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Ron Kaye: Balancing conflicting interests in water war

March 19, 2012

Don’t kid yourself, people will kill, or risk being killed, for just about anything of value. They’ll take that risk for money, for land, for gold, for diamonds — even for water.

Water, more than anything in our desert climate in Southern California, has long been at the heart of bloody fights, from the earliest days of settlement to “Chinatown” and the rape of the Owens Valley until today, when the water wars are only figuratively bloody. But a lot of people still get hurt.

Southern California’s latest water war escalated in the last week — sweeping in Burbank, Glendale, Pasadena and other nearby communities — when the San Diego Water Authority accused 20 of the 26 agencies that make up the Metropolitan Water District of Southern California of operating as a shadow government that calls itself the “Secret Society” and operates in the dark to its own advantage.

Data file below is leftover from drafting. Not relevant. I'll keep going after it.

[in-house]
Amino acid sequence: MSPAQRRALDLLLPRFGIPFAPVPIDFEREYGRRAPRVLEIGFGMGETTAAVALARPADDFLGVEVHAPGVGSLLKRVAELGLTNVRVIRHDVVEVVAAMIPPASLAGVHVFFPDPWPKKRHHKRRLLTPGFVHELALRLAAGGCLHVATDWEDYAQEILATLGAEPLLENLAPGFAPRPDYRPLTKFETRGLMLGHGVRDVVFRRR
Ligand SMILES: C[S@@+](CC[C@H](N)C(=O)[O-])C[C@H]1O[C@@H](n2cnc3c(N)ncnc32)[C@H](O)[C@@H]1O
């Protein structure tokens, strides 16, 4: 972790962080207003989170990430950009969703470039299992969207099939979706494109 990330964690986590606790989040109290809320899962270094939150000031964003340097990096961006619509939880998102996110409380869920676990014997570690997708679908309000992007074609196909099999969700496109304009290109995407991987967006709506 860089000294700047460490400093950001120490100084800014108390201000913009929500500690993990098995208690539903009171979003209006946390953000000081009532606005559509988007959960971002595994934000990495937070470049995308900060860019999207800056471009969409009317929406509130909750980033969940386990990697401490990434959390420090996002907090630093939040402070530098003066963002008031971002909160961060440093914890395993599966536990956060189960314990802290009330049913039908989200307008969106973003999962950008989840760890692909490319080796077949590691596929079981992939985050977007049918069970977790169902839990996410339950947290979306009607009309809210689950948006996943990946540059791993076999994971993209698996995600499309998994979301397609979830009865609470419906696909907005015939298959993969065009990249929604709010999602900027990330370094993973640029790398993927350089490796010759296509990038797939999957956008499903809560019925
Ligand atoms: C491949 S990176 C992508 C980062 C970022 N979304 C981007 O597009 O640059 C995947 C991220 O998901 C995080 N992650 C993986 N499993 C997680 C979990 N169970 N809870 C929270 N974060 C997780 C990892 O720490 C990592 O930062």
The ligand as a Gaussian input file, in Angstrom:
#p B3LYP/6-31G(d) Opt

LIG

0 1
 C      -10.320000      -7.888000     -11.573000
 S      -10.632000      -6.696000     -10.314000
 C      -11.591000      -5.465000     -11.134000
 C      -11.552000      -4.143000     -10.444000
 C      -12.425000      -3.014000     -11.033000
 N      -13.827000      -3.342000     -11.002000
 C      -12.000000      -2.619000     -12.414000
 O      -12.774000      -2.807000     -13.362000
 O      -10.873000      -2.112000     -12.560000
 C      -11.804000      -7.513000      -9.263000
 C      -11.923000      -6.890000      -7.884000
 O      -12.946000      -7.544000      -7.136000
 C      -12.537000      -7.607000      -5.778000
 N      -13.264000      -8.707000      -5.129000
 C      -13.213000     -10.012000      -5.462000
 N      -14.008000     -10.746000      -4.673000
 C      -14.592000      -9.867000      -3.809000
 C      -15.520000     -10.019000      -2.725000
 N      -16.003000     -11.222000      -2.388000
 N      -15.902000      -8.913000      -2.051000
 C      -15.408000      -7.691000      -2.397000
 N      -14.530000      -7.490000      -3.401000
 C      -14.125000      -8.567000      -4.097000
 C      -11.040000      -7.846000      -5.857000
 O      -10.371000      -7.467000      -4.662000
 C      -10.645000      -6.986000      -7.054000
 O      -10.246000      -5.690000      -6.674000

Last week, San Diego water officials released 500 emails that show how a clique of officials representing a majority of votes have met in secret 60 times over the last three years — an issue that has led to calls for an investigation by the state attorney general for violation of the state’s open meeting law.

The question San Diego posed at last Tuesday’s public meeting on this issue was whether the Metropolitan staff would offer a list of possible budget cuts before the vote next month on rate hikes of 7.5% next year and 5% the year after.

Water is a precious commodity these days, but Burbank wasn’t there to vote. Pasadena’s Timothy Brick voted to support the call for possible cuts in what many would say is a lot of questionable spending, and so did Glendale Mayor Laura Friedman.

“I’m always willing to look at cuts,” Friedman explained. “I believe all public organizations need to be looked at closely and transparently … I think we have a responsibility to the ratepayers.”

Drawing on Colorado River rights and Sacramento Delta supplies, Metropolitan provides half the water to the nearly 20 million people in six Southern California counties. It decides how much water is available, how much it costs, and manages a lot of less obvious rules that can save some agencies tens of millions of dollars a year — or, in the case of San Diego, cost them tens of millions.

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